Davis wasn't 100 percent healthy, and he concluded the year with 49 yards on just nine carries in the Capital One Bowl.
With a little more uncertainty surrounding the Gamecocks, Davis should break through with a huge 2014. But he needs to stay healthy to contend for the league's top honor on offense.
The recruiting world was stunned early in 2013 when Ole Miss coach Hugh Freeze convinced the nation's top wide receiver to come all the way from Crete, Ill., to Oxford for his college career.
But much like Laquon Treadwell's commitment to the Rebels validated Freeze as a recruiter, Freeze featuring his freshman phenom last year solidified Treadwell as a viable Offensive Player of the Year candidate as a sophomore.
Treadwell set Ole Miss freshman records with 72 catches for 608 yards and five touchdowns. The reigning SEC freshman of the year should see his numbers surge since Donte Moncrief elected not to return for his senior year.
At 6'3", 215 pounds, Treadwell is an all-around terror for cornerbacks.
He was smart enough to grasp Freeze's offense relatively quickly. When he didn't know what he was doing, the coaches were smart enough to throw quick passes to Treadwell and let his immense talent take over.
With a senior quarterback in Bo Wallace and a ton of talent around him, Treadwell should have a monster 2014 season. He will be the league's best receiver in a year when there are few proven targets.
When you've got so much talent on your roster, really good players tend to be underappreciated.
Such is the case when you've got two of the top five running backs in the SEC in T.J. Yeldon and Derrick Henry. Oh yeah, Kenyan Drake isn't bad, either.
Alabama coach Nick Saban has proven over the years that he can juggle a stellar stable of running backs, and 2014 is going to be another one of those seasons.
How Saban handles the runners in a year where he's going to be breaking in a new quarterback will go a long way in determining whether the Crimson Tide are national champion contenders or just another ho-hum double-digit win team.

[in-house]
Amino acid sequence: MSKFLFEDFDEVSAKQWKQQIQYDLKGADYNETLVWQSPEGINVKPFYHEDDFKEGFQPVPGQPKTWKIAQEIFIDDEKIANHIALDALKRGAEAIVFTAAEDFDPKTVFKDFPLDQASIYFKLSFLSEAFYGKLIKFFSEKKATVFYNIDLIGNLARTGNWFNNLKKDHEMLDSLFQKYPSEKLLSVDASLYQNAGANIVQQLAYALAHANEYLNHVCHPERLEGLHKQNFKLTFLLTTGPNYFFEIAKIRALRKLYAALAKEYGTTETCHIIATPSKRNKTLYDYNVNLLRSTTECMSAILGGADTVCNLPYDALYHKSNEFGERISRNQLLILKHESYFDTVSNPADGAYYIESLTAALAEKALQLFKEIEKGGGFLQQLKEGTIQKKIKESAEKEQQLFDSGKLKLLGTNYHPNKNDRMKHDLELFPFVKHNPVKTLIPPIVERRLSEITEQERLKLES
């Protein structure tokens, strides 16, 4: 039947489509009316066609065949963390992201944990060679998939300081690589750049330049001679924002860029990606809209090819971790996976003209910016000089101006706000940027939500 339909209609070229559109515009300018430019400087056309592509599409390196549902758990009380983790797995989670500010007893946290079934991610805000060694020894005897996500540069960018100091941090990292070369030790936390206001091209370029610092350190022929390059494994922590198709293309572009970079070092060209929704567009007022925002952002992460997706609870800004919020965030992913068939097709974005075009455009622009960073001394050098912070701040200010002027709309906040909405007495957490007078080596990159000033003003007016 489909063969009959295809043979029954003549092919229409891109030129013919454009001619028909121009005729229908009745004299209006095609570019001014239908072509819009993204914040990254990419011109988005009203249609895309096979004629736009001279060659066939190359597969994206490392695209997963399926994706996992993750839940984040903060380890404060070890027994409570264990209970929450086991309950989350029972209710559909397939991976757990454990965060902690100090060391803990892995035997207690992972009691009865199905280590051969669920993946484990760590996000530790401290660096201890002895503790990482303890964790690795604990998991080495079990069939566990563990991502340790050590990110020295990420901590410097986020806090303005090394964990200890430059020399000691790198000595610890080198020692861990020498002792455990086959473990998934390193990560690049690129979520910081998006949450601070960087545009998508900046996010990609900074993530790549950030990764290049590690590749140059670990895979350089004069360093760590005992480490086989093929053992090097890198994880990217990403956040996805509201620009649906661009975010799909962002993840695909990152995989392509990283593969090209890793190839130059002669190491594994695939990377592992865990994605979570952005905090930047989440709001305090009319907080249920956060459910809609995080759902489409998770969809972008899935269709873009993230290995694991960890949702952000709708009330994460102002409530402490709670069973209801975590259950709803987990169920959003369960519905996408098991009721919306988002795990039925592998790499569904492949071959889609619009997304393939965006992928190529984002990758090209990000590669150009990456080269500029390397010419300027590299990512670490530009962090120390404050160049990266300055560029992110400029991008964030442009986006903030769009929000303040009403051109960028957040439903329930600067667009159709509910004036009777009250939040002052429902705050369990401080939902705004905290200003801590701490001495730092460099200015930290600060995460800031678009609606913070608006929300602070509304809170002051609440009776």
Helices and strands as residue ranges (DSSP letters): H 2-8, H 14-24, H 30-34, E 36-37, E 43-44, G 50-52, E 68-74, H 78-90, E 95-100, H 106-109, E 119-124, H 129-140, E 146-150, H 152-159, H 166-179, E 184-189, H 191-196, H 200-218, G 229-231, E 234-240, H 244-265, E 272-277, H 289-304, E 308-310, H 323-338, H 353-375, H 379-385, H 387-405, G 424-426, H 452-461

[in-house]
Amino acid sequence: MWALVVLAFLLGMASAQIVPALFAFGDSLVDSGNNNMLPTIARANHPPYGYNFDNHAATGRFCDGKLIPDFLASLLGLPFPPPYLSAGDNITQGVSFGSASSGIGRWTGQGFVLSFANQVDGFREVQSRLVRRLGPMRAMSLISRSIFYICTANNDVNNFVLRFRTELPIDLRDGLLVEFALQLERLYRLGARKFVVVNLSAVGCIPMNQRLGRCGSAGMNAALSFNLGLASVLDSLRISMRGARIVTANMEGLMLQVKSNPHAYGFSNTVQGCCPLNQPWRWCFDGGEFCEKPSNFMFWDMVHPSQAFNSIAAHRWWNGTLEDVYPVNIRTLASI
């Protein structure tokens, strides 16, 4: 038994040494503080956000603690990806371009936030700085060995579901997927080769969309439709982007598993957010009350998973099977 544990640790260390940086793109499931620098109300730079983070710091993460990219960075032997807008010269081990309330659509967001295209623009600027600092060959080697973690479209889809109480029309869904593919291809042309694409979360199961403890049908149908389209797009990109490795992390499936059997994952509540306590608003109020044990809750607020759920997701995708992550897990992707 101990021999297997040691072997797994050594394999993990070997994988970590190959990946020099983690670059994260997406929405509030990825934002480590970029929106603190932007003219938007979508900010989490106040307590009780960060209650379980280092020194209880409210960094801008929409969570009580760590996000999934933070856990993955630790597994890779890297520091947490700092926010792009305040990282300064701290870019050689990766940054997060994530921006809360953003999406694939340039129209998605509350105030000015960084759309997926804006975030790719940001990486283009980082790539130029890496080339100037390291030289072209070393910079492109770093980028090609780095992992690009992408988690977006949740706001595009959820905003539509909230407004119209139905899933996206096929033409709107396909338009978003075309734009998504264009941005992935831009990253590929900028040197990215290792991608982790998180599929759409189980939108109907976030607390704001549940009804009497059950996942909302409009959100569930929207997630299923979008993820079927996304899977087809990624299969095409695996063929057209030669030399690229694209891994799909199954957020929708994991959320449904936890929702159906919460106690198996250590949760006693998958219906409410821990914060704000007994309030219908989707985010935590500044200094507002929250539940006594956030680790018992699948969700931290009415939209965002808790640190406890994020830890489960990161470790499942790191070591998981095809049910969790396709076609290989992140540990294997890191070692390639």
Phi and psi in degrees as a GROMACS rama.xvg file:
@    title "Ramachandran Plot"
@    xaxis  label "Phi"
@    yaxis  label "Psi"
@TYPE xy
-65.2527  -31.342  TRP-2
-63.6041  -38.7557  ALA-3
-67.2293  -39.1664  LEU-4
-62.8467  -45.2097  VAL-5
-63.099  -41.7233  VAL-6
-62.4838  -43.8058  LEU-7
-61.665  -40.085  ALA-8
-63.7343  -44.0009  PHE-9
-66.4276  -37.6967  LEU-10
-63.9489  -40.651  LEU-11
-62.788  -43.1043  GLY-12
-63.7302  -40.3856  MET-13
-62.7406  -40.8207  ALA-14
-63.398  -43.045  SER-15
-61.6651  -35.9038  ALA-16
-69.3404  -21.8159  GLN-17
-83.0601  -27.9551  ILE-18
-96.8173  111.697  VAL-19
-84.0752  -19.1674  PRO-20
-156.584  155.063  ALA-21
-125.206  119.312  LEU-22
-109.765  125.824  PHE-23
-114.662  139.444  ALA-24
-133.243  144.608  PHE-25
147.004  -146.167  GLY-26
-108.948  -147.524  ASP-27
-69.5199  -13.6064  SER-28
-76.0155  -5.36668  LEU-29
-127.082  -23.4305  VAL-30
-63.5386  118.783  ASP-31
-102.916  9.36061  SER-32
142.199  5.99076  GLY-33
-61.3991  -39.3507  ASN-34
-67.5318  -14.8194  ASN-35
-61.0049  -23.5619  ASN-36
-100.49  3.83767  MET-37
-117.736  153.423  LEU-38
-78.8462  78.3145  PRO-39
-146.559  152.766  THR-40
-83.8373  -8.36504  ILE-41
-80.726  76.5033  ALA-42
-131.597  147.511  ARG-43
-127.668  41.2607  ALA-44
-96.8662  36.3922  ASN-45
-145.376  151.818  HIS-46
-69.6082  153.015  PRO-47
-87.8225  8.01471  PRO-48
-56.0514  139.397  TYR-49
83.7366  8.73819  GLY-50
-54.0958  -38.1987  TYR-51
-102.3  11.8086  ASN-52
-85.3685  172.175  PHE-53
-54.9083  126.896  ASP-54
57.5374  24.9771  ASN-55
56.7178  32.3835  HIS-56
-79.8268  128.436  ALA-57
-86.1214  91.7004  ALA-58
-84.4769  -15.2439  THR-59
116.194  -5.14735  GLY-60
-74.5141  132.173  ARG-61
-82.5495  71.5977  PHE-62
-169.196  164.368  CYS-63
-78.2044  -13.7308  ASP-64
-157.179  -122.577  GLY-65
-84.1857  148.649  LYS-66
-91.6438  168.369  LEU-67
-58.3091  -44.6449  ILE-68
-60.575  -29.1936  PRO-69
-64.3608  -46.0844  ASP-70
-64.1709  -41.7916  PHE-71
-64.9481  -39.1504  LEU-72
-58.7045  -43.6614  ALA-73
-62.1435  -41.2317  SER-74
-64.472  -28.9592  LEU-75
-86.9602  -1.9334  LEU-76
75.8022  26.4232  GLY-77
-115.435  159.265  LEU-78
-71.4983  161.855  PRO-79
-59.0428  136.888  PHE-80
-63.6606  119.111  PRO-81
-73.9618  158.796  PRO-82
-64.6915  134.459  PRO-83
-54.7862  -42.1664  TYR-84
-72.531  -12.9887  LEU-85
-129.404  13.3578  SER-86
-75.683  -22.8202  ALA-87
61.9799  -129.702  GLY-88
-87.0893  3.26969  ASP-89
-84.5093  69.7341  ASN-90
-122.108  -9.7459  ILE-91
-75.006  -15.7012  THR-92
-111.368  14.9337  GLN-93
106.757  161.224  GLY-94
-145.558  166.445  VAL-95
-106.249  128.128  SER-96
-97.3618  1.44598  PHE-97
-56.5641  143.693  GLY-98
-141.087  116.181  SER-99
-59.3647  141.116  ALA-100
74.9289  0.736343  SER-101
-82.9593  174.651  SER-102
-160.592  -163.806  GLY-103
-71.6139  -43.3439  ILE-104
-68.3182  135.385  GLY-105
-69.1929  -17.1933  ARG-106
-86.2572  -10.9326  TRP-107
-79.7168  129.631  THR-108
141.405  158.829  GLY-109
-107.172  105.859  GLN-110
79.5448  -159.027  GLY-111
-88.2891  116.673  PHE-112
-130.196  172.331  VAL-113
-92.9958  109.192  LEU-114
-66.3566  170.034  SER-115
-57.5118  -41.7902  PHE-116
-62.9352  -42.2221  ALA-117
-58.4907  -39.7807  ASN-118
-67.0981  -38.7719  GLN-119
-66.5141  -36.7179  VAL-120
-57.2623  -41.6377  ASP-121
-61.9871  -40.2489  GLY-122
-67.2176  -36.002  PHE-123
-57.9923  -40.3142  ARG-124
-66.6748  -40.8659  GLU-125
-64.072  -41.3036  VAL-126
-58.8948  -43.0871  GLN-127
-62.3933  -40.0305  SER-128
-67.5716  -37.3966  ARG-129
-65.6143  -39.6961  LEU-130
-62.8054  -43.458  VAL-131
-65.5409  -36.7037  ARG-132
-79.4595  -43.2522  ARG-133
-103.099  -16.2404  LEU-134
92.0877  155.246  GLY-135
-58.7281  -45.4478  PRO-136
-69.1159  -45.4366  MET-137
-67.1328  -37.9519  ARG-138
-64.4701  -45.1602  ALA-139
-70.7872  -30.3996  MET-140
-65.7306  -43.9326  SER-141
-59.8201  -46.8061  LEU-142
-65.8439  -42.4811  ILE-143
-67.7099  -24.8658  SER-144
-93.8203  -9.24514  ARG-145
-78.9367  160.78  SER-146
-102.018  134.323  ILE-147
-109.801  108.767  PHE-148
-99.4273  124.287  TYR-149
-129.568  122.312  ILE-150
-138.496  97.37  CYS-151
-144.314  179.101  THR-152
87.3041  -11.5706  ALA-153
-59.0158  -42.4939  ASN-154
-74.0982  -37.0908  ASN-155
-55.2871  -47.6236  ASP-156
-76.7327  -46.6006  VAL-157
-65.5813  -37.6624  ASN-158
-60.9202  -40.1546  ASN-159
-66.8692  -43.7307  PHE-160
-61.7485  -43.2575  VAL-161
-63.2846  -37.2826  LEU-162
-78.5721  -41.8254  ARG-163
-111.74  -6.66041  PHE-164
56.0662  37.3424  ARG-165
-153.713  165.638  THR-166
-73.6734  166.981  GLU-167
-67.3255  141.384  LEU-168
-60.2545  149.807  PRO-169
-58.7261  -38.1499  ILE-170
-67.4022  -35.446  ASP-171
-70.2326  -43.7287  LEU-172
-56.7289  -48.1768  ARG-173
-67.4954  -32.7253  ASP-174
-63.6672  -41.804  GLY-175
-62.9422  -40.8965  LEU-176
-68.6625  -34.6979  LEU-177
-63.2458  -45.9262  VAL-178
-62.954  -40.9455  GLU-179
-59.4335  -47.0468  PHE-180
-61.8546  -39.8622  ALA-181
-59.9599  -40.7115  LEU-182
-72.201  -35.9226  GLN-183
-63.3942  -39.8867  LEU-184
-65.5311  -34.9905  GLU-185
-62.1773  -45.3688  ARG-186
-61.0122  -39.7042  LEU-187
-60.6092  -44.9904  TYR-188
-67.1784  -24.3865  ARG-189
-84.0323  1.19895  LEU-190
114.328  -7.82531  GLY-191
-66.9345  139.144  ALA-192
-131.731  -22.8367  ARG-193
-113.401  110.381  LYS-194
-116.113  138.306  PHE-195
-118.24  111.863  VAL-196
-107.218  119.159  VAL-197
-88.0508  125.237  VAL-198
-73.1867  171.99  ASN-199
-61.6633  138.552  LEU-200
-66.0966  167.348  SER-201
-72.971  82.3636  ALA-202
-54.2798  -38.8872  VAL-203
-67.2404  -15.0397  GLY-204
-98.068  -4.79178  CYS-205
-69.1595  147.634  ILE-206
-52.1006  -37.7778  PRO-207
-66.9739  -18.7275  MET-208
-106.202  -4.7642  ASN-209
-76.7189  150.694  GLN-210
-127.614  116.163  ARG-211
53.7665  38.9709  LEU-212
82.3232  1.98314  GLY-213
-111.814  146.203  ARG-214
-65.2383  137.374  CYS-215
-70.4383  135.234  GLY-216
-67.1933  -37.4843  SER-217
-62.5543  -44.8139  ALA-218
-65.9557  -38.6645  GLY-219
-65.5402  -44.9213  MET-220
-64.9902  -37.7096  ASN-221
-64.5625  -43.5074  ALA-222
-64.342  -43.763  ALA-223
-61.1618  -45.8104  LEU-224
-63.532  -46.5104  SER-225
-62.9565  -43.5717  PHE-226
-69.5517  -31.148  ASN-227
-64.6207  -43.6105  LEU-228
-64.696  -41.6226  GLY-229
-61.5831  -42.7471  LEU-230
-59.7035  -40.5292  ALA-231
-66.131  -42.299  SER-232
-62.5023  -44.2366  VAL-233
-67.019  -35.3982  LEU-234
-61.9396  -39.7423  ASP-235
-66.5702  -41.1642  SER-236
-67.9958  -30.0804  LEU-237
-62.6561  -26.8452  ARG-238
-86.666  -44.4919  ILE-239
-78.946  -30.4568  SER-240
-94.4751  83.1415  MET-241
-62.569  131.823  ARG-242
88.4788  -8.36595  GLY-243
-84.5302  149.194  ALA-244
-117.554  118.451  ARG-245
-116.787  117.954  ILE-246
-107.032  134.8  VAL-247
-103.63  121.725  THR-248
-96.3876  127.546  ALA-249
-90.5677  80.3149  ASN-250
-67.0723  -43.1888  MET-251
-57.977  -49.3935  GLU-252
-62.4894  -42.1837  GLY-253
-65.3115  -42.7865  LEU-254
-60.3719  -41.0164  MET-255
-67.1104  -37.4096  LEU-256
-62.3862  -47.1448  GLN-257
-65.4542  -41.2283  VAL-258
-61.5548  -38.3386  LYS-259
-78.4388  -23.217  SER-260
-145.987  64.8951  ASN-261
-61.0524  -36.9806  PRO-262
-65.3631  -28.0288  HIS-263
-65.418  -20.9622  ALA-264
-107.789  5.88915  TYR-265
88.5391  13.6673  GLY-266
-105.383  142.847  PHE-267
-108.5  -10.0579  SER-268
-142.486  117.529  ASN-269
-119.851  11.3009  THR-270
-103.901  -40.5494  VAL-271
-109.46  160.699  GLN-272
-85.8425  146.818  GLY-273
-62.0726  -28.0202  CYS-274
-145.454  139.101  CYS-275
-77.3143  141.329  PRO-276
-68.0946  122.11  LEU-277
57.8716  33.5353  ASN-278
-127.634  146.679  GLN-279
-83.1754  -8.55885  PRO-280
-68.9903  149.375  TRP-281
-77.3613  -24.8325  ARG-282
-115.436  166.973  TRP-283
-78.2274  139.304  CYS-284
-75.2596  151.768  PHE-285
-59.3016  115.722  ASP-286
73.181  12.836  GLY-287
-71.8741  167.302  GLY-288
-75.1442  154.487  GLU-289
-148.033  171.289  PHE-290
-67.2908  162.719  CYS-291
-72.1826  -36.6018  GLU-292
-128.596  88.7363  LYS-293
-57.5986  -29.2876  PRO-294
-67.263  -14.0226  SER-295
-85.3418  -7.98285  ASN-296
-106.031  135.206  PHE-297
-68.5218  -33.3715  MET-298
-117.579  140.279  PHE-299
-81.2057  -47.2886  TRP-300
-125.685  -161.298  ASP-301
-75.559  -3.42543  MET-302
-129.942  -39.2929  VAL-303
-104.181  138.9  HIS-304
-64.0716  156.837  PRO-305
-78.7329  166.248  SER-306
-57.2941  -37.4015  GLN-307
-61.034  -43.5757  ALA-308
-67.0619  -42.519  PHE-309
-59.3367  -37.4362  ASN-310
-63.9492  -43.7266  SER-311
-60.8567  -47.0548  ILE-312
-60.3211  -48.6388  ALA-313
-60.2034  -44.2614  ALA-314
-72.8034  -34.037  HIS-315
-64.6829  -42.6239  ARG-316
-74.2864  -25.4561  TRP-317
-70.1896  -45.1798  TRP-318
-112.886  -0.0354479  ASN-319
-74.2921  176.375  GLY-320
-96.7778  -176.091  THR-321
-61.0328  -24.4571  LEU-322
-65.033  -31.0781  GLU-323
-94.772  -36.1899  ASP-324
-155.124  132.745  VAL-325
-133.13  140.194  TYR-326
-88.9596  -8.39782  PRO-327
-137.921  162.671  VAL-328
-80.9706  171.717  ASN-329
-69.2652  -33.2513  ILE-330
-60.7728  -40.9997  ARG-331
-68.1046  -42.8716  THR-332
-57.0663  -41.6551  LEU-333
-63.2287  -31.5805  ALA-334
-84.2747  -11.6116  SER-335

'Bama fans everywhere are clamoring for the massive Henry to start over Yeldon, and he very well may wind up getting the nod.
Until he does, the safe money is on Yeldon, who has eclipsed 1,000 yards in each of his first two seasons in Tuscaloosa and scored 14 touchdowns on the ground in 2013.
He is big and fast and patient, and he brings to the table all of the intangibles to make a great running back. But the bottom line is Yeldon must hang onto the football, or Henry is going to eat up those carries in a hurry.
Looking for an underrated sleeper on the list? Look no further than Starkville, Miss., where redshirt junior quarterback Dak Prescott could very well turn some heads in 2014.
The Haughton, La., native didn't get a full slate of action last year thanks to Dan Mullen's insistence on playing Tyler Russell despite the fact that Prescott was much more productive.
Now with Russell out of the way, Prescott should improve on his 1,940 passing yards, 10 touchdowns and seven interceptions. Most people probably didn't notice, but Prescott's passing numbers weren't too far away from those of Nick Marshall.
Also, Prescott finished 11th in the SEC with 829 rushing yards. Had he played the entire time, Prescott may have posted similar rushing numbers as Marshall as well.
Mullen recently spoke of his quarterback to ESPN's Edward Aschoff:
He's a very level-headed kid. He's gone through some tough things, obviously with his mom passing away [last] year. A lot of the stuff he's had to overcome, he lets that keep him in check. I haven't seen him be anything different than what he is, and he has a drive to be even better. He's working harder now than I've ever seen him work before, which says a lot because he's one of the hardest-working guys on our team.
At 6'2", 230 pounds, Prescott is a load, and his skill set is impressive. After he concluded the season with strong performances in wins over Ole Miss and Rice, there is some excitement buzzing around him.
Another player who battled injuries last year and wasn't quite the same force that he was as a freshman was Alabama wide receiver Amari Cooper.
Even so, there is no doubting the elite skills of the 6'1", 202-pound Crimson Tide target.